Edwards trial: Wife of main witness on hot seat

(CBS News) GREENSBORO, N.C. -- It's getting very hot in the courtroom at the trial of former senator and one-time presidential candidate John Edwards.

This week's main witness was to face another round of tough questions Wednesday from Edwards' lawyers.

Cheri Young, wife of former Edwards campaign aide Andrew Young, was grilled by them Tuesday. They suggested she and her husband were interested not just in helping Edwards hide his mistress, but in making money.

Attorney Alan Duncan asked her, "You're interested in getting Mr. Edwards, aren't you?"

"Sir, I'm here to tell the truth about my experiences, about my life," Young replied. "It was a lie when we accepted paternity for your client, and that is why we are here today."

Defense attorneys also grilled the former pediatric nurse about her husband's motives, along with his use of the sleeping aid Ambien, and his drinking habit -- and above all, whether he could be trusted.

"Have you ever told anyone that Andrew Young is such an accomplished liar that not even you as his wife, can tell when he's telling the truth?" Edwards' attorney asked.

Cheri said she couldn't recall, but she denied her husband hatched the paternity plot.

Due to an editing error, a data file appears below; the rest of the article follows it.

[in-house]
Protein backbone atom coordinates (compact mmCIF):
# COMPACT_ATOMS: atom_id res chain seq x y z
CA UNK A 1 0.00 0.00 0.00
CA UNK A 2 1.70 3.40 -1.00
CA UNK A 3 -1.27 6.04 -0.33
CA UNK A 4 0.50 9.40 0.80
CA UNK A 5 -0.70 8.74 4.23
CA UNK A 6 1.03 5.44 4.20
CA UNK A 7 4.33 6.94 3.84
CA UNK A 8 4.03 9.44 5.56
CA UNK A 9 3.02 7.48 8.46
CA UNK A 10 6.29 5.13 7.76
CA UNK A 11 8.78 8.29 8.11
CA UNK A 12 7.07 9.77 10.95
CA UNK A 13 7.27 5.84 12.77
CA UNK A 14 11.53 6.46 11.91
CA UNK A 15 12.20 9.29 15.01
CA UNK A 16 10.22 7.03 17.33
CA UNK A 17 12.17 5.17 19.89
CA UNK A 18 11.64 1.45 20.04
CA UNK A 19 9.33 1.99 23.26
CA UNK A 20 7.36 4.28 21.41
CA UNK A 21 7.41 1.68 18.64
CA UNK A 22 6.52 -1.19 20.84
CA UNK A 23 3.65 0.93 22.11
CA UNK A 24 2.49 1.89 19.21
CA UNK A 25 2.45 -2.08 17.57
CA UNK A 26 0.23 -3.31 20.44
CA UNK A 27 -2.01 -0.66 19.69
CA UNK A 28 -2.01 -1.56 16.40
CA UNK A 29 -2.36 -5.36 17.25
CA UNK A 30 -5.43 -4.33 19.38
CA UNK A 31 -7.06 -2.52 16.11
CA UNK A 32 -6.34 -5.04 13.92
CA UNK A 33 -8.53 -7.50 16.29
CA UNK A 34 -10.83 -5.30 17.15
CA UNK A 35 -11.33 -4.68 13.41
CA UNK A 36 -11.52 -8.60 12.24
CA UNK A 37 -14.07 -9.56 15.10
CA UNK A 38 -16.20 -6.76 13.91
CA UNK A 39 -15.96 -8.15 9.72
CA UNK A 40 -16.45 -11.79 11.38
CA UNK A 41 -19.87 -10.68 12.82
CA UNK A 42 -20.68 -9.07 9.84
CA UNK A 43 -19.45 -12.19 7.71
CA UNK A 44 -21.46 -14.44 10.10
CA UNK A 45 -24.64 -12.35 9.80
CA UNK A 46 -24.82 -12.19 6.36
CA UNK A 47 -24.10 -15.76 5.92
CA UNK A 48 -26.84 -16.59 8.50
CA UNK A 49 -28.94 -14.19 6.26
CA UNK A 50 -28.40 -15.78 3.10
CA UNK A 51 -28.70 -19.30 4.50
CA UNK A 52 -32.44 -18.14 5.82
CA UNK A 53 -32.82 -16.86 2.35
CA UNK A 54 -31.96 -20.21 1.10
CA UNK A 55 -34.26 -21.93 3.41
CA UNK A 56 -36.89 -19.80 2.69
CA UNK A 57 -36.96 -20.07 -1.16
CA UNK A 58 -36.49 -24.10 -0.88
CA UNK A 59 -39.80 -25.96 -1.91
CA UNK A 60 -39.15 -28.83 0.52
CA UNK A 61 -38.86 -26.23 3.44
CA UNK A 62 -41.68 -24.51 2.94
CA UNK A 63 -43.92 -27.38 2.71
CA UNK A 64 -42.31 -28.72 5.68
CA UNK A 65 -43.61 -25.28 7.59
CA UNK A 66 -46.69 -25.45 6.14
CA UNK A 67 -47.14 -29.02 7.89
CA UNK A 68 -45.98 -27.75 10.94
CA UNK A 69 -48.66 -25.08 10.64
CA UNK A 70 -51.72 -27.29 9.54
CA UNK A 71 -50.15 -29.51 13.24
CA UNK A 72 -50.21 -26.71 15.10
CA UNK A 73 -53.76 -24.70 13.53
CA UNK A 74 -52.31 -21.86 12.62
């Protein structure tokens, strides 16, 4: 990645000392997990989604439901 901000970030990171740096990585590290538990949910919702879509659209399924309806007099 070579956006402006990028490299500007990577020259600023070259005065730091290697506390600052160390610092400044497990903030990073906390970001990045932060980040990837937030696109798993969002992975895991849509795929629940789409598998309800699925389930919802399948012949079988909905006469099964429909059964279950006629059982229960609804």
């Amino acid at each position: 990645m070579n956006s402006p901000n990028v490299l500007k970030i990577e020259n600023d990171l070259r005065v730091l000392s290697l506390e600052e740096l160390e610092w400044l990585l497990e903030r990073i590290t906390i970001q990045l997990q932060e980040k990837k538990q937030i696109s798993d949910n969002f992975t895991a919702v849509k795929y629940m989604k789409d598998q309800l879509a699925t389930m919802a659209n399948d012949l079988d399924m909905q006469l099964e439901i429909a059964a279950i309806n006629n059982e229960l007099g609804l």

At the end of the day, Edwards' lawyers showed a home video that Cheri Young shot inside the hideout of Edwards' mistress, Rielle Hunter. The defense argued the tape was an attempt at extortion, but Cheri Young said she was trying to document what her family was going through.

"This was proof that there really was a Rielle Hunter," she said.

During the cross examination, Cheri Young acknowledged that she and her husband made money off the scandal, saying, "Income, yeah. I'll take income," she said. "That's reasonable."

Some legal experts say the testimony could hurt the prosecutors' case.

"It shows, basically, both Andrew Young and his wife were out for themselves," observes former federal prosecutor Kieran Shanahan. "They were conniving, and there was a scheme. ... I wouldn't be surprised if the jurors are asking themselves, 'Why aren't the Youngs on trial?"'

Jurors may be hard-pressed to overlook how much money the Youngs made while hiding Rielle Hunter.

To convince the jury, the prosecution is expected to call witnesses who can corroborate their stories.

To see Anna Warner's report, click on the video in the player above.

  • Anna Werner

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